This is a potpourri post; many different topics.
As we head into Veteran's Day or Armistice Day Weekend, I have too many film choices. I would like to see the Natalie Wood series at the Castro Theater this weekend - 8 of her films from Friday to Monday. I've always thought Natalie Wood was incredibly sexy.
Also running from Friday to Sunday is the San Francisco Film Society's Cinema By the Bay series at the Viz. The series features 7 programs; several of which interest me.
The Victoria Theater is featuring three nights of films in November. On the 9th, 17th and 27th, the San Francisco Cult and Psychotronic Film Society is screening films; double features each day. The lineup is:
The Warriors and Slaughter in San Francisco (November 9), Viva and The Frightened Woman (November 17) and Cannibal: The Musical! and Parents (November 27).
Finally, the 2013 San Francisco Documentary Film Festival (DocFest) kicks off tomorrow night for 2 weeks at the Roxie and Landmark Shattuck in Berkeley.
I haven't decided what to see this weekend. I have not committed to any of the screenings; i.e. I have not purchased tickets or passes to any of the events.
The New Parkway Theater has announced it is opening on November 30. I'm not sure if its official name is the New Parkway. Somewhere I read it was going to be called the Uptown Parkway. It has not announced films or admission prices but has hire Will "The Thrill" Viharo to be its publicist.
I know The Fezzed One from his Thrillville traveling road show of B films. Viharo perfected his Thrillville show at the original Parkway Theater in Oakland where he was a programmer. After the Parkway folded in 2009 so Viharo (and his wife Monica "the Tiki Goddess" Cortes Viharo) took their show to various movie theaters each month. I saw them at the 4 Star and their final road show at the Roxie in June 2010. Since then, Thrillville (rechristened Forbidden Thrills) has found a permanent home at the Forbidden Island Tiki Lounge in Alameda.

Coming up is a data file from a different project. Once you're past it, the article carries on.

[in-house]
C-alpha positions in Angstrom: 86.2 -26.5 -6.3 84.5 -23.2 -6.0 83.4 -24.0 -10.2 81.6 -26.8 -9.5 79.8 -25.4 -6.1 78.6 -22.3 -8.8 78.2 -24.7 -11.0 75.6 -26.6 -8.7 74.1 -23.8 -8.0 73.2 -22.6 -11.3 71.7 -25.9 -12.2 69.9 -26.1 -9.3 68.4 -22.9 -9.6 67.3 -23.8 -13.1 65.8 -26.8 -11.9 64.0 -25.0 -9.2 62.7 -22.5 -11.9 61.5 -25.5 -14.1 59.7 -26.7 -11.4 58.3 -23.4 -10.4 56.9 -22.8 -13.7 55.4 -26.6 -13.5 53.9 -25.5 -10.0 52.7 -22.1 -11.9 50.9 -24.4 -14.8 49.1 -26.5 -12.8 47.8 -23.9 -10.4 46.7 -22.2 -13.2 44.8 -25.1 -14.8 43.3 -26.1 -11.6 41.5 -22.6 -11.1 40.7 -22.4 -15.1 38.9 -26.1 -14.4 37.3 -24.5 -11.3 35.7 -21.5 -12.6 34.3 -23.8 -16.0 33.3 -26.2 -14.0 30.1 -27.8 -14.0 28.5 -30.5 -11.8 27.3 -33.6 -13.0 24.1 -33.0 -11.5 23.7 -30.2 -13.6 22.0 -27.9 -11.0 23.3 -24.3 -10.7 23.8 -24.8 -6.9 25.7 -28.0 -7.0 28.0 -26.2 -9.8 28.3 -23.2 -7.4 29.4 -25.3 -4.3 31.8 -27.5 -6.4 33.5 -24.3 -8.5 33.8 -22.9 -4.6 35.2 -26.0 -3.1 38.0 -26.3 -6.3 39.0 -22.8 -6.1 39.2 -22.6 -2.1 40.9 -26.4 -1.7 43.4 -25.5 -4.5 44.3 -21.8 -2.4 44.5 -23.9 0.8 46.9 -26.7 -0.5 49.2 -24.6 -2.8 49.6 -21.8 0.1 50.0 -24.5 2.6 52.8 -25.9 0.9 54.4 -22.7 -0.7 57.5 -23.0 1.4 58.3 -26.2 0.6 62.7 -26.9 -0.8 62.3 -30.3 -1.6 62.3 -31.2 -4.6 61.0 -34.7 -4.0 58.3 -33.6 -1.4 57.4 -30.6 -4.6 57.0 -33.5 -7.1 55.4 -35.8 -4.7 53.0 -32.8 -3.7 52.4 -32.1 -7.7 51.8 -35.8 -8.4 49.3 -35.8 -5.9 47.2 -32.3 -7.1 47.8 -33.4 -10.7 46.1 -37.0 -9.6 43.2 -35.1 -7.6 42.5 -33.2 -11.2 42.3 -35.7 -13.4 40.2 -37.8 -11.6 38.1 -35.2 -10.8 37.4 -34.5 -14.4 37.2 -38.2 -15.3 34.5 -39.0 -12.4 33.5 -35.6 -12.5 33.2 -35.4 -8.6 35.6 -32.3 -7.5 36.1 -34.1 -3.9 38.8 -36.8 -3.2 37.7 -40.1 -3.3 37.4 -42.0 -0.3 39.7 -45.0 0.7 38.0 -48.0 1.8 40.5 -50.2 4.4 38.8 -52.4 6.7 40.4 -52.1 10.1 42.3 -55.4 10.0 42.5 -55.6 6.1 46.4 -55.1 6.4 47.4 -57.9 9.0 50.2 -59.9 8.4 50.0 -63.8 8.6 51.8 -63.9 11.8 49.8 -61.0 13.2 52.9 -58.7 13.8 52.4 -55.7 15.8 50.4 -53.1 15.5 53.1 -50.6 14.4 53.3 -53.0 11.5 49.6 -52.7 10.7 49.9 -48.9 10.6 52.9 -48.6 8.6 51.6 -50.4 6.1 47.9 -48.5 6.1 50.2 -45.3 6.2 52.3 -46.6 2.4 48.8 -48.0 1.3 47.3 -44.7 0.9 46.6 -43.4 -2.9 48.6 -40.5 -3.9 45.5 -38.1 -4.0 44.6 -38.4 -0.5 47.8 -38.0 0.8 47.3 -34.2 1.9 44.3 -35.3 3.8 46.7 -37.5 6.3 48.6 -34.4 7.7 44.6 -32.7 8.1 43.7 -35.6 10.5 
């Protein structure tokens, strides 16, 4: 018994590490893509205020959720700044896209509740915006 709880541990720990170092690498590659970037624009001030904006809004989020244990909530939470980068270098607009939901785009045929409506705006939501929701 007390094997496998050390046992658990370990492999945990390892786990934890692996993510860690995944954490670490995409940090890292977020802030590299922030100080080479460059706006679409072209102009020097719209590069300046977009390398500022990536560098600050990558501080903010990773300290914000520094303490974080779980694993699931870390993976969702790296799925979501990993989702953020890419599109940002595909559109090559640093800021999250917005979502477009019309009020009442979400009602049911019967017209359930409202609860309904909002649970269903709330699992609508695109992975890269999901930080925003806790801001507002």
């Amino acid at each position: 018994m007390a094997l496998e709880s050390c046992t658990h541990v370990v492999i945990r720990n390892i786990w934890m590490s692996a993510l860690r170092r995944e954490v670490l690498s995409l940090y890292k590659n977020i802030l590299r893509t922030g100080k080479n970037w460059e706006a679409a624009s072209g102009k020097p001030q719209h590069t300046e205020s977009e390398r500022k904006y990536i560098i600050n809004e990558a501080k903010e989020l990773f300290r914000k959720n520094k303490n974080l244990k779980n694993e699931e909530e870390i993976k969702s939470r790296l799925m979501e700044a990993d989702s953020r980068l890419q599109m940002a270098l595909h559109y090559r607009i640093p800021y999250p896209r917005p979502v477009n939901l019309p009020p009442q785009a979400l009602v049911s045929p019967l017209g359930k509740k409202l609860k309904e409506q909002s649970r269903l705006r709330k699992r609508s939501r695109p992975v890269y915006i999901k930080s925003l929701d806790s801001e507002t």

Viharo has started a blog counting down the days until the New Parkway opens. It's been interesting for me to read as he reminisces about the Original Parkway. I never went to the Parkway so I get the feeling I missed out on something special.
Viharo, by the way, is an author of "gonzo pulp." I've been meaning to read one of his books but haven't gotten around to it. Here is a link to his webpage listing his works.
I've been reading quite a bit. In addition to the Kurosawa/Mifune book I mentioned last time, I have subscribed to The Believer. which is not quite a literary journal but nonetheless book reviews, author interviews and original poems feature prominently. I find the non-fiction essays to be fascinating. The first issue I received printed American Isolato which hooked me. The Believer is affiliated with McSweeney's which is affiliated with 826 Valencia which is few blocks from the Roxie. I look forward to receiving The Believer each month.
In the most recent issue, there was an advertisement for The Rumpus. From their website:
At The Rumpus, we’ve got essays, reviews, interviews, advice, music, film and poetry—along with some kick-ass comics.
We know how easy it is to find pop culture on the Internet, so we’re
here to give you something more challenging, to show you how beautiful
things are when you step off the beaten path. The Rumpus is a place
where people come to be themselves through their writing, to tell their
stories or speak their minds in the most artful and authentic way they